• Example 2: The doctor lifts the pen, puts it on a spot briefly, lifts and moves to another spot.

Given all that, I decided on the dermapen for its speed and ease of use, but I use it in the style of example 2 above in the hopes of minimizing the horizontal microtearing which comes from moving the pen without lifting. I can't say if this strategy works or not - I have no way to measure microtearing, so who knows. Maybe I'm microtearing my scalp every time, and the only benefit from this method is that it just psychologically makes me feel as if I've done the best I can lol.

Regarding the effectiveness on hair growth of micro-wounding:
I think micro-wounding has helped. I have many more pictures than I've posted here, including lots of close-ups. Based on those photos, it seems that some little hairs started to grow a while after starting the dermapen. But as I've written, I have many simultaneous treatments, so it's impossible to know for sure that the hair regrowth was caused by the dermapen and not any other part of the regimen.

For what it's worth, I'd really recommend micro-wounding / dermapen to you and anyone else considering it. The science behind it is pretty solid, there are good results from several very differently-constructed studies, and it seems to have very high safety. Especially compared to hair-loss drugs with their many negative side effects, micro-wounding offers a great trade-off of potential benefit vs. health risk. I'm currently reducing the number of treatments I'll use in order to cut down the size of my regimen, but all that's why I like dermapen and will definitely keep using it.


wow crazy log bro ! and crazy result !
Crazy is a good thing, you mean? In that case, thanks!


Hair worsened during finasteride treatment
so fina was not enough ?
Correct. Finasteride alone wasn't enough. Finasteride, minoxidil, and Nizoral together also wasn't enough.

It's tough to really know the effectiveness of any one treatment. But in my case, my hair loss increased for the 7 months after starting finasteride: worse on the top, worse on the crown, worse recenssion at the temples. It's possible - likely, in fact - that my hair loss during that time wasn't as bad as it would have been if I hadn't been taking finasteride. But I definitely lost hair while on finasteride alone, as well as when used together with topical minoxidil and Nizoral. So that's why I decided to start adding many other treatments.


so you didn't get gyno with duta ?
No. Nothing. Zero gyno. Not from dutasteride, not from anything I've taken. I've been very aware of the possibility, so I check very closely, and no signs of even the smallest changes.


Oral Minoxidil
I think the addition of oral minoxidil pretty well coincides with the jump in your hairgrowth, but having said that, already being on dutas probably made it more effective.
Maybe. But it's really hard to say.

The oral minoxidil likely stimulated growth of body hair that I already had: nose hairs, moustache hair, arm/hand hair. And it seems to have caused several dark, thick, fast-growing hairs on my ears which did not exist before. I can't be certain that the body hair is due to the oral minoxidil alone, but my guess is that it's likely the cause because the growth began shortly after starting use and I don't think anything else I'm taking could have caused it.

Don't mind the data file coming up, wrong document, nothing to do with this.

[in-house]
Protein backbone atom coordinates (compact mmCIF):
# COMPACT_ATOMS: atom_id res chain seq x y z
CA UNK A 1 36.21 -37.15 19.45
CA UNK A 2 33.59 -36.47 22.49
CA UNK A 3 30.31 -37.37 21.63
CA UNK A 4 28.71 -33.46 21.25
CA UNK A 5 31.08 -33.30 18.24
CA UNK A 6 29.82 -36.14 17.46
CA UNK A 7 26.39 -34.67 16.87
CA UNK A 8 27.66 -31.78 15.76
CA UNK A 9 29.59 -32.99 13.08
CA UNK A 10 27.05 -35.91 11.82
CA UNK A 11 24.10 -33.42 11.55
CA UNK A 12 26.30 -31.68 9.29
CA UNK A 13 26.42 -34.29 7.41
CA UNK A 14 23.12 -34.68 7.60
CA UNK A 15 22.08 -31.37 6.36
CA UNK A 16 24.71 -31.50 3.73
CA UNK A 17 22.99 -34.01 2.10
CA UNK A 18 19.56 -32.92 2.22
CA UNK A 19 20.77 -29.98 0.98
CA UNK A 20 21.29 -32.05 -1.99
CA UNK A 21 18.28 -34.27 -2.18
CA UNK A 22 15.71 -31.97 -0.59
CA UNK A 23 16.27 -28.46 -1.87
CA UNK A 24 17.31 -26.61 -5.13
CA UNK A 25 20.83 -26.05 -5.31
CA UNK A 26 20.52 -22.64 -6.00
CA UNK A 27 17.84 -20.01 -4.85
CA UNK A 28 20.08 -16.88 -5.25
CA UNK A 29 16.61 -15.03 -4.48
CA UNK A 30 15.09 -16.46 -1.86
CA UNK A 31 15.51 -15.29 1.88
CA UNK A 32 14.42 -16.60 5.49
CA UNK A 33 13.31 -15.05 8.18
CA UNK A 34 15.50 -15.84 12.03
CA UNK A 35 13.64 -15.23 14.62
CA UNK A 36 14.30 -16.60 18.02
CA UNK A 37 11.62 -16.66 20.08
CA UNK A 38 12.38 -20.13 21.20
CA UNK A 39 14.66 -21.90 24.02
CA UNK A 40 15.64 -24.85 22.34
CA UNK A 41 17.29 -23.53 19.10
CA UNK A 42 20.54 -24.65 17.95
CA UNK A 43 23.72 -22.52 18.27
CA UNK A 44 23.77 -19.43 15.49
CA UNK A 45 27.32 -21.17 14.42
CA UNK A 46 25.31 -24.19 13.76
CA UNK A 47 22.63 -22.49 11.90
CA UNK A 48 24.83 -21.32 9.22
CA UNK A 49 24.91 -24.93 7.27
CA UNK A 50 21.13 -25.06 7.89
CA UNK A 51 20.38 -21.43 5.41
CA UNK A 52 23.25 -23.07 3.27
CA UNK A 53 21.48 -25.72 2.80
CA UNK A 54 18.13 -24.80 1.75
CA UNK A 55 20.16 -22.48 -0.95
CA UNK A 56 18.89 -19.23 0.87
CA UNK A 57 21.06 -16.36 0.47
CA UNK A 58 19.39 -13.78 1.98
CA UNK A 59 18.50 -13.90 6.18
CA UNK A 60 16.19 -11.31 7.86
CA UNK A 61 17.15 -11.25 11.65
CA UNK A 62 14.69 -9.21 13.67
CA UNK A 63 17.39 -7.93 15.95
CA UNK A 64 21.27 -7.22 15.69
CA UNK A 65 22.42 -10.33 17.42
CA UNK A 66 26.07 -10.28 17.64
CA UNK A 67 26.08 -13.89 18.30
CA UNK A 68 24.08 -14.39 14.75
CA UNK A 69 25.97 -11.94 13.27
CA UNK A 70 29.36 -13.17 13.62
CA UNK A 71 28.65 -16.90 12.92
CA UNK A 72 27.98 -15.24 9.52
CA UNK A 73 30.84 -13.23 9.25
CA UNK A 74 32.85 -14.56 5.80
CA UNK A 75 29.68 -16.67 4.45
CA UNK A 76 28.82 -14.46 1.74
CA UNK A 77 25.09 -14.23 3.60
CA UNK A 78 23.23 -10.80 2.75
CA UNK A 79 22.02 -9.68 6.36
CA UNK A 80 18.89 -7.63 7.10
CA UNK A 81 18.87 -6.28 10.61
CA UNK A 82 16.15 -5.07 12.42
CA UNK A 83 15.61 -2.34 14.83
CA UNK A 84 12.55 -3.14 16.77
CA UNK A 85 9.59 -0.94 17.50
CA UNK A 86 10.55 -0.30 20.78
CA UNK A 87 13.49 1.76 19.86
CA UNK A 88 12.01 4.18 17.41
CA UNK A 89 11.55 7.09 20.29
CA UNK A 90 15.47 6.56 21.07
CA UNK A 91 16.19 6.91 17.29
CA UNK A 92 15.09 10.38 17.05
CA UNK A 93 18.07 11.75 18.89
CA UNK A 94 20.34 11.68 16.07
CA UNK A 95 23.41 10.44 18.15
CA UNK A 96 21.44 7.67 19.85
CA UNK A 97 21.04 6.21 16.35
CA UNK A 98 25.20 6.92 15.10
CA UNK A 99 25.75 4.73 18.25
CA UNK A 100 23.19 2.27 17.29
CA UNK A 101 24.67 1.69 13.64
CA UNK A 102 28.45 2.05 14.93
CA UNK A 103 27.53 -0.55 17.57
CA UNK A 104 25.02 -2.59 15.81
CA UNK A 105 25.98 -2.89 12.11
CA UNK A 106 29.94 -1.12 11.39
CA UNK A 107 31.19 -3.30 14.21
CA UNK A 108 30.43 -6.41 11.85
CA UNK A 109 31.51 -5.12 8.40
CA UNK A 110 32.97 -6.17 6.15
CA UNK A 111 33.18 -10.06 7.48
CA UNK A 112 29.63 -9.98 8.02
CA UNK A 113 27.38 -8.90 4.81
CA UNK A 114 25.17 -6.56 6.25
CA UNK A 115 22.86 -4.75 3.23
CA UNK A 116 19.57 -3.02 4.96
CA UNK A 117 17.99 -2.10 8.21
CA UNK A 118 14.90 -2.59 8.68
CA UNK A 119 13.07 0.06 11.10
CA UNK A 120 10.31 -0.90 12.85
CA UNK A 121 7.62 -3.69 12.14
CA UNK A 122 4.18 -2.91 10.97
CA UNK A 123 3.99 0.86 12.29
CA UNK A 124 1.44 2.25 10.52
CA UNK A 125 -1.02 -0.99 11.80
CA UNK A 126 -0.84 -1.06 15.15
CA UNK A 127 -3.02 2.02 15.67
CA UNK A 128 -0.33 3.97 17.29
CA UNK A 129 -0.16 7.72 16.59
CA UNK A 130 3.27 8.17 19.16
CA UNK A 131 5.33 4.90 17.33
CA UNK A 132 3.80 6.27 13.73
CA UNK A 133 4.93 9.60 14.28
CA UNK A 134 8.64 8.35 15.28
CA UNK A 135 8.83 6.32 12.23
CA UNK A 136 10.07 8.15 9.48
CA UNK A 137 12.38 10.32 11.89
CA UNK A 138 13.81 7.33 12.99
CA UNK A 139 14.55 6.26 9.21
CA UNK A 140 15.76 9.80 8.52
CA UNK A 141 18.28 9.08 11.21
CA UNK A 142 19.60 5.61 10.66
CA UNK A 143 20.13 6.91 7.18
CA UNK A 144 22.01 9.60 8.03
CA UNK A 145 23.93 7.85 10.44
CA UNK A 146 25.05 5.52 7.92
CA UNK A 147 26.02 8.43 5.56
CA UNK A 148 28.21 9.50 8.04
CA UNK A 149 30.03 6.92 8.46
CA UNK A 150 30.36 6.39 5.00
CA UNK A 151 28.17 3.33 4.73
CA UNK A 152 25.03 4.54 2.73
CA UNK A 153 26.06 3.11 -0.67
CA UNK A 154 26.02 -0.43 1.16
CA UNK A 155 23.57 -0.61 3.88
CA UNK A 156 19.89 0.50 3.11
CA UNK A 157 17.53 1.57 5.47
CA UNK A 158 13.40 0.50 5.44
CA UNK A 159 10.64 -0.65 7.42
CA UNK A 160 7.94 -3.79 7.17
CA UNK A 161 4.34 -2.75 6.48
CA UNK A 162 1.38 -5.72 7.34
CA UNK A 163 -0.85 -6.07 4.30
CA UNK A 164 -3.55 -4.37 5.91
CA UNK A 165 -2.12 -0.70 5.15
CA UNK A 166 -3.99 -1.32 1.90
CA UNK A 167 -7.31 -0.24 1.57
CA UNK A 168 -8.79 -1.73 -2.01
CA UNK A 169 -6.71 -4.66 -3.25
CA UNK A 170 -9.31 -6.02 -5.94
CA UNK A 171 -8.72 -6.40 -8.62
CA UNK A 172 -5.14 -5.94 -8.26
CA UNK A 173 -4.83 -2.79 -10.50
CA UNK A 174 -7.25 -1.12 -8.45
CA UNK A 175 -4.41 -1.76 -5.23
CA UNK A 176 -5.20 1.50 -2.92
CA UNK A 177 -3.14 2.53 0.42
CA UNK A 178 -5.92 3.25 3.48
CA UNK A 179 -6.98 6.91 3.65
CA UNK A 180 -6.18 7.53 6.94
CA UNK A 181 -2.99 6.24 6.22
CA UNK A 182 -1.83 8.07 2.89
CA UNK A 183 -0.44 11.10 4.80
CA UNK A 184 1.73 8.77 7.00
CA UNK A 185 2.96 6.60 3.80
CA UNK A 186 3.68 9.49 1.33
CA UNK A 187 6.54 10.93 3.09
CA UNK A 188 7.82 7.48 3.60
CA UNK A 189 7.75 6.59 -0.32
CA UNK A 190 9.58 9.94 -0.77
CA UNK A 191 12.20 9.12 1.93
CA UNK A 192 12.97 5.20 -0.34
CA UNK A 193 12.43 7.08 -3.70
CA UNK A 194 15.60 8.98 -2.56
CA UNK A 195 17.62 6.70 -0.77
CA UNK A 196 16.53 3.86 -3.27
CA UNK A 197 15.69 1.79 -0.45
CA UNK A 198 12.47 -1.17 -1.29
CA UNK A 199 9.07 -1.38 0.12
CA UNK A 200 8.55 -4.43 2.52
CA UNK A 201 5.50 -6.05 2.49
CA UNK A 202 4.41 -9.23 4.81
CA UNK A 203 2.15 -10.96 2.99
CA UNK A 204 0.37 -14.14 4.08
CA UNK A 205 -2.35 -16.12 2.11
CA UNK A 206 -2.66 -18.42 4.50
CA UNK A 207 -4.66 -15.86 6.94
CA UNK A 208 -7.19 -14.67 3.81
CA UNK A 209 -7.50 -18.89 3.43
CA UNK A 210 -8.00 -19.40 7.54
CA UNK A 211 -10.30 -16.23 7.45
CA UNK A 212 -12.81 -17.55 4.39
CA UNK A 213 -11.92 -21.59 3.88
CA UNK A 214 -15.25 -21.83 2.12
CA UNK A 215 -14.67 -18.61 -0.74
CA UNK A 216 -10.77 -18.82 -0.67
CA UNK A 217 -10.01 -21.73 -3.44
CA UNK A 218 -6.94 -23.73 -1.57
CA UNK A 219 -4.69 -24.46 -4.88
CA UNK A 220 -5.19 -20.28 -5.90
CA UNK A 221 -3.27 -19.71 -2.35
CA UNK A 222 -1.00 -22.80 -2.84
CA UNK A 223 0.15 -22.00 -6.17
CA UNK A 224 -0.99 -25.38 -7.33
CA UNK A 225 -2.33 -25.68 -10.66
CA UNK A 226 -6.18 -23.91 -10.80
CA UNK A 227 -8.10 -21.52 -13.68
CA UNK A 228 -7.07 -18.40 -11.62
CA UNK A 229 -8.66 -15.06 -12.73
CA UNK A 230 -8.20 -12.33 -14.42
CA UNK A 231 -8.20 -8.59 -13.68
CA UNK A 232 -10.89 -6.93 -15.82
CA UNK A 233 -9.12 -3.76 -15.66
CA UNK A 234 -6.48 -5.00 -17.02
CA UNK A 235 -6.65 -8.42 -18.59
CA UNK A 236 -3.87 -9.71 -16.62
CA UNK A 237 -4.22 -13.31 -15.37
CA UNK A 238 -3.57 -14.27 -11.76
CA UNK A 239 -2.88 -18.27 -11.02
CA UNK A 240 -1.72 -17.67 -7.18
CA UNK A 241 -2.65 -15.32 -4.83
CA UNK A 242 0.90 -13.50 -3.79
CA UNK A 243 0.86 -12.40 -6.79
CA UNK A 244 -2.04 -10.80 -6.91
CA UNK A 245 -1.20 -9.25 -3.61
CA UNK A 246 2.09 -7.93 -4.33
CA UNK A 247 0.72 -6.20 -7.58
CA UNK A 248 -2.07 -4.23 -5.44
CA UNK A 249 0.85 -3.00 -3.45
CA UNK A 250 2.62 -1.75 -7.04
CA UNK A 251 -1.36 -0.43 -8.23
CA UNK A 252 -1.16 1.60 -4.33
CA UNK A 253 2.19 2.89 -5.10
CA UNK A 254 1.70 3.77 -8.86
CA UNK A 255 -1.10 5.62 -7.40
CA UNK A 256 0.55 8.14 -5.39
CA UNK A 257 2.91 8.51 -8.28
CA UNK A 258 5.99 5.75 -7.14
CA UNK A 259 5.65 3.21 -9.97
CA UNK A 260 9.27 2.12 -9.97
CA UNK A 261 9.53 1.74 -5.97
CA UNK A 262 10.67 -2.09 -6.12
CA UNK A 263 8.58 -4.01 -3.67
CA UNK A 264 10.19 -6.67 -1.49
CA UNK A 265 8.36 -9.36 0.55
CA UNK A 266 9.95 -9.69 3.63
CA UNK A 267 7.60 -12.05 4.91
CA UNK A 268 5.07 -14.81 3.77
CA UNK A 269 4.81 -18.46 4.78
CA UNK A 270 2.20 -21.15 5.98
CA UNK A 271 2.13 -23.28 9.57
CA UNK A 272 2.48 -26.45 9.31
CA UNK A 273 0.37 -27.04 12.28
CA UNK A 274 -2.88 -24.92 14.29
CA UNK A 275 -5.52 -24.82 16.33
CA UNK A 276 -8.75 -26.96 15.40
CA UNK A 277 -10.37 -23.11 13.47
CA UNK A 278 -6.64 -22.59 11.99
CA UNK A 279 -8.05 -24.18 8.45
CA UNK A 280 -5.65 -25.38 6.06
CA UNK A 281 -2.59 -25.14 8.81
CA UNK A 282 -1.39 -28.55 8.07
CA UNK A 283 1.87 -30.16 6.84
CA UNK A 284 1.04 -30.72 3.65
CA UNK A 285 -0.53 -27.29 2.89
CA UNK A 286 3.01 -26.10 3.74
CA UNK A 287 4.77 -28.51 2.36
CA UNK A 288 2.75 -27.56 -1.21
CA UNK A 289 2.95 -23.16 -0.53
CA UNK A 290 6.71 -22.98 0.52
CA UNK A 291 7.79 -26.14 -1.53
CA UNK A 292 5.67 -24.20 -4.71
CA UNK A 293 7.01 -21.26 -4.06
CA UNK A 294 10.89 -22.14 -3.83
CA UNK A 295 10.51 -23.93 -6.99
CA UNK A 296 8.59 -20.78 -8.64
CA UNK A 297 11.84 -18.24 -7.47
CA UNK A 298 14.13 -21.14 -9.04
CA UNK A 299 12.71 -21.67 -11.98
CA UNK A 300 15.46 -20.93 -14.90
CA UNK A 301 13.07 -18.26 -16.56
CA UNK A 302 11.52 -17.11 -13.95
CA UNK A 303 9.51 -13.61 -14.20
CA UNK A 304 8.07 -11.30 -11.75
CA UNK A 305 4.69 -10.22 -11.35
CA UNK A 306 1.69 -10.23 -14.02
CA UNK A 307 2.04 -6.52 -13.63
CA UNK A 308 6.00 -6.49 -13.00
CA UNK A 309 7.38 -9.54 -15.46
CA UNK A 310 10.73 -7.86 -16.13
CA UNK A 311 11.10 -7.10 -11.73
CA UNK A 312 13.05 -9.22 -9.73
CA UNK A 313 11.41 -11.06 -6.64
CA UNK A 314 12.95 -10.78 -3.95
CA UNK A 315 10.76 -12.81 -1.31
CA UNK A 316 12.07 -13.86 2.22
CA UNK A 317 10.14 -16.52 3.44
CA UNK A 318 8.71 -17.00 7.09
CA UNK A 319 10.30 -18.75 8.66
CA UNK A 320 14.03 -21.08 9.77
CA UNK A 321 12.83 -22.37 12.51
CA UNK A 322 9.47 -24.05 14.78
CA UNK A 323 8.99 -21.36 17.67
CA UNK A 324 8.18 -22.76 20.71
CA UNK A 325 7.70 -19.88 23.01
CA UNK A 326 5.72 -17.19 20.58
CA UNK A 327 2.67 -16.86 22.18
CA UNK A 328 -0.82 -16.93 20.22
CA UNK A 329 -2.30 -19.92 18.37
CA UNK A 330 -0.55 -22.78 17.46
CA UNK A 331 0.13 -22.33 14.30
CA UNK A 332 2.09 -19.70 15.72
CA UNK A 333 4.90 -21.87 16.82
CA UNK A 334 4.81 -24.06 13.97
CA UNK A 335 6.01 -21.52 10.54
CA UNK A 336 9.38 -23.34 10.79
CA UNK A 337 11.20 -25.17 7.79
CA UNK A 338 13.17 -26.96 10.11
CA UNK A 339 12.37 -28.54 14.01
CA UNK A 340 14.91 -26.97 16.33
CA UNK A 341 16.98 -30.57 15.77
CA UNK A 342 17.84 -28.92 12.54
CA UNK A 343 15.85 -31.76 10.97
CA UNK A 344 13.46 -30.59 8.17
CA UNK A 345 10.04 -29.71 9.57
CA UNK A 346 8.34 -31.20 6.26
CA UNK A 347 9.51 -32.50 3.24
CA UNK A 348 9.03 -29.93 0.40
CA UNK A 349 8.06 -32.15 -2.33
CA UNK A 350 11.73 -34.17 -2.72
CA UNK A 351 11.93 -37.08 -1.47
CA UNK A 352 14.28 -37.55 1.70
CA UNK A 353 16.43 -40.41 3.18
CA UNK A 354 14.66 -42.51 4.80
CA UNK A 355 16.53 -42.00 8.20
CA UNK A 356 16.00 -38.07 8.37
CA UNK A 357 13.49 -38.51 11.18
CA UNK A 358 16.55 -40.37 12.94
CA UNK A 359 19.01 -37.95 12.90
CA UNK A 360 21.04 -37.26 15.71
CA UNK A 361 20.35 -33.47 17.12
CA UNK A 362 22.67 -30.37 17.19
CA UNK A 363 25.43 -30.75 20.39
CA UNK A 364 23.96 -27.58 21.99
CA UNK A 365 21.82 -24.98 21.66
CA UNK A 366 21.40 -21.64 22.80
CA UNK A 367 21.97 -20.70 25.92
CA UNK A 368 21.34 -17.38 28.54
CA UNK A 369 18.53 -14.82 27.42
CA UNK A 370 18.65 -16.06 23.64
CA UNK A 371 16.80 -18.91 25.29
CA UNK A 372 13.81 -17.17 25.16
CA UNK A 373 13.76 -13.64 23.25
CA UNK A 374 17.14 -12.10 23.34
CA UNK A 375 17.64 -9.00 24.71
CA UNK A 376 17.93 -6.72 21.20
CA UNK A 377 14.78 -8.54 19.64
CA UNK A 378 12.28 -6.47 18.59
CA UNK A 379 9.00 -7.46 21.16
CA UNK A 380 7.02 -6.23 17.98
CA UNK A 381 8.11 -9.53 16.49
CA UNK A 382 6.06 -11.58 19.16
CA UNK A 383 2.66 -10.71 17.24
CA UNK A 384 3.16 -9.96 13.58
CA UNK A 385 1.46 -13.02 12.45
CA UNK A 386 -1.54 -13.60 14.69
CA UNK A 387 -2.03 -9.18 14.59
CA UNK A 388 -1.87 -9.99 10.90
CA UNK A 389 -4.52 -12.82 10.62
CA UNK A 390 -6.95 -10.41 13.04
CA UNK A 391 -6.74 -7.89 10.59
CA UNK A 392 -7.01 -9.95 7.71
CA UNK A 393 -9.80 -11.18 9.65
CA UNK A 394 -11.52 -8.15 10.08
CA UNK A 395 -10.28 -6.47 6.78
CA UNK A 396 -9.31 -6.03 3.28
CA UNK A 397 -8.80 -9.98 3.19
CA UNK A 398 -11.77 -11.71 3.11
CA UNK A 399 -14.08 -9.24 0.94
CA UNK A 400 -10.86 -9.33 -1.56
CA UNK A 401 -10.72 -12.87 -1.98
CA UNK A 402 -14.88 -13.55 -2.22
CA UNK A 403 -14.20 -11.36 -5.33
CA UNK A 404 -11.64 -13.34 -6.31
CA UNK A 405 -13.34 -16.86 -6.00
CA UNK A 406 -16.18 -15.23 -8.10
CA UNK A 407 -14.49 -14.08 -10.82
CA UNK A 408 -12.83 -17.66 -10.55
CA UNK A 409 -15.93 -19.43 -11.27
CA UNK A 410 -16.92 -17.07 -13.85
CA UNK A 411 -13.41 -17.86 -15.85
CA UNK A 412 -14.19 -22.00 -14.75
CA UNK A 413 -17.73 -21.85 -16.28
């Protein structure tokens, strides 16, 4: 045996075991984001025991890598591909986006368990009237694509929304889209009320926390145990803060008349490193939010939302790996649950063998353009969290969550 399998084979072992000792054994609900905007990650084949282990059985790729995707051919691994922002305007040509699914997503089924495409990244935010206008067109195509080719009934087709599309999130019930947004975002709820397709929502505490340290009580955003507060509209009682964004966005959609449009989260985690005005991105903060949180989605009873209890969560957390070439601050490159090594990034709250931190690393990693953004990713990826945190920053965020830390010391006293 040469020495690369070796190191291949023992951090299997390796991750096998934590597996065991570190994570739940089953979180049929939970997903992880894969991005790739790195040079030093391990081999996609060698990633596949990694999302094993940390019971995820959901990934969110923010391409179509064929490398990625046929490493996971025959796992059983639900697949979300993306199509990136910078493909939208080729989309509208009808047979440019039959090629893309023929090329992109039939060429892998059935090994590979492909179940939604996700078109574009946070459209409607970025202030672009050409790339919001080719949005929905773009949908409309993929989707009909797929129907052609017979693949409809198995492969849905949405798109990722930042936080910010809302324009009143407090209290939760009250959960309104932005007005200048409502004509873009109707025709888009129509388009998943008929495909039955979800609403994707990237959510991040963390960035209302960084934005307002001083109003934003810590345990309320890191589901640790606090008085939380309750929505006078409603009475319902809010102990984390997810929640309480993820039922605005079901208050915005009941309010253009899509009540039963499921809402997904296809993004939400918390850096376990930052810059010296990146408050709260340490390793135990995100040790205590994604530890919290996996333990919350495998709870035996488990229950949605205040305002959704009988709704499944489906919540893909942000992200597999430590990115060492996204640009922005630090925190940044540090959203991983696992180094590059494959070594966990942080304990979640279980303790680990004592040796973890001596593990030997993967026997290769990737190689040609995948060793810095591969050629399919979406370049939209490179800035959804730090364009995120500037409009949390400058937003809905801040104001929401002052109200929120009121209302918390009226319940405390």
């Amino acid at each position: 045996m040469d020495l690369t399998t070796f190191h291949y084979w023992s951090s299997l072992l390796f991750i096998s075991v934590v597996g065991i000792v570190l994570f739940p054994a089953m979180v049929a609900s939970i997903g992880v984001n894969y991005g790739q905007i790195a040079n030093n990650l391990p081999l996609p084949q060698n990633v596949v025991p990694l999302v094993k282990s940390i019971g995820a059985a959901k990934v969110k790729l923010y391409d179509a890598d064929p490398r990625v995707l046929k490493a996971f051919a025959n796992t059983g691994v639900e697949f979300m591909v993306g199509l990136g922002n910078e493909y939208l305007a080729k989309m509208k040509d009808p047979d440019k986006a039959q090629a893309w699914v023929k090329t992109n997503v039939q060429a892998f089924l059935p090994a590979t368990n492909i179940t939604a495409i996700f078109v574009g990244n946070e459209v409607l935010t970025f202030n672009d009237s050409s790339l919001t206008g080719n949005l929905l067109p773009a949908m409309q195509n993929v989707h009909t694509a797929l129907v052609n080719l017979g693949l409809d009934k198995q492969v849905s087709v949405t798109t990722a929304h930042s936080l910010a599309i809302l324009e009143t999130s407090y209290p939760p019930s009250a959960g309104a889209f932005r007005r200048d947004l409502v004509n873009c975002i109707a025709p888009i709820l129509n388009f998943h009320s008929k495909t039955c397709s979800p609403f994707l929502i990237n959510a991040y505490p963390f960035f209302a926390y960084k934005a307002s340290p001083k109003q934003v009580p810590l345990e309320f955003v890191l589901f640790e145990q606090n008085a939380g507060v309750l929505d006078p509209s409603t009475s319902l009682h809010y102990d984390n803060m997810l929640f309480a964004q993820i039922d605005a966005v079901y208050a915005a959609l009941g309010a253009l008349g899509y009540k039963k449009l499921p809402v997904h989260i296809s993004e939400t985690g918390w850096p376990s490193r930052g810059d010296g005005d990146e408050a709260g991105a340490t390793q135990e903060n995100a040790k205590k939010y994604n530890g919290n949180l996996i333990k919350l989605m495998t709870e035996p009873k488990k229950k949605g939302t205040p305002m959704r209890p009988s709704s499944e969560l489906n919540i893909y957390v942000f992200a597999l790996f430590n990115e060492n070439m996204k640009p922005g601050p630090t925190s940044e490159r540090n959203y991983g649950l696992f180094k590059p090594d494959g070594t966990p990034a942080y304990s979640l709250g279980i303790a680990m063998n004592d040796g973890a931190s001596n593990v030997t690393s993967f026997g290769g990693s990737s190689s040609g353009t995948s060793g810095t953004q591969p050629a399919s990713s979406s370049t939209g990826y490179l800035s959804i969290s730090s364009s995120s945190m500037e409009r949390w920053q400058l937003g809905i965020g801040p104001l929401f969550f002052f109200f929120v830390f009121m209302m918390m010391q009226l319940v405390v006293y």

I'm not as sure about the effect that oral minoxidil has had on my head hair. As I wrote, I think it helped on the top, and maybe contributed to the temple regrowth. But since I have so many other treatments, I can't be certain. Also, based on all the pictures I've taken, including many close-ups, I'd guess that the top growth really got started thanks to the PRP and dermapen, with the oral minoxidil, cetirizine, and valproic acid contributing a secondary effect to a regrowth which had already budded when they were added. But it's really tough to say.

You're right that it's hard to know what really helped. The uncertainty about different treatments is one reason I decided to continue stacking many on top of each other. There's so much variation between individuals in the results of one treatment. In studies, the average growth caused by one treatment gets the headlines and is what gets repeated by doctors and on forums, but I think it's very notable that the range of results among patients is enormous in almost every study. That convinced me that it's best to hedge my bets by treating many angles of the problem at the same time, so even in the case that my individual reaction to one treatment is far below average, I might still end up with growth thanks to an above-average reaction to a different treatment. I thought that there's also the chance that I've gotten positive synergies from the interaction between different treatments.

A big potential downside to a multi-treatment regimen like this is negative interactions between the drugs. As I wrote in the OP, I spent a lot of time researching the issue of interactions, but I didn't find any good answers. I tried to plan a schedule and regimen to minimize any possible issues, but knowledge is very limited in this area and there definitely is risk of problems.

The other disadvantage of a multi-treatment regimen like this is that if you get good results, you have no idea which treatment(s) to thank. But I think that's a good problem to have :)



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It’s hard to say whether or not the other stuff helped. Maybe the PRP did, although I don’t hear great things about it.
I think it's hard to evaluate PRP because it's a new treatment and the methods of use are so variable. Unfortunately, there isn't yet enough research, particuarly for hair loss, to have settled on exact recommendations for use and dosages. That opens the door to scams and charlatans - there are a lot in the hair-loss world - so the solid science behind PRP gets incorrectly tainted with a snake-oil reputation.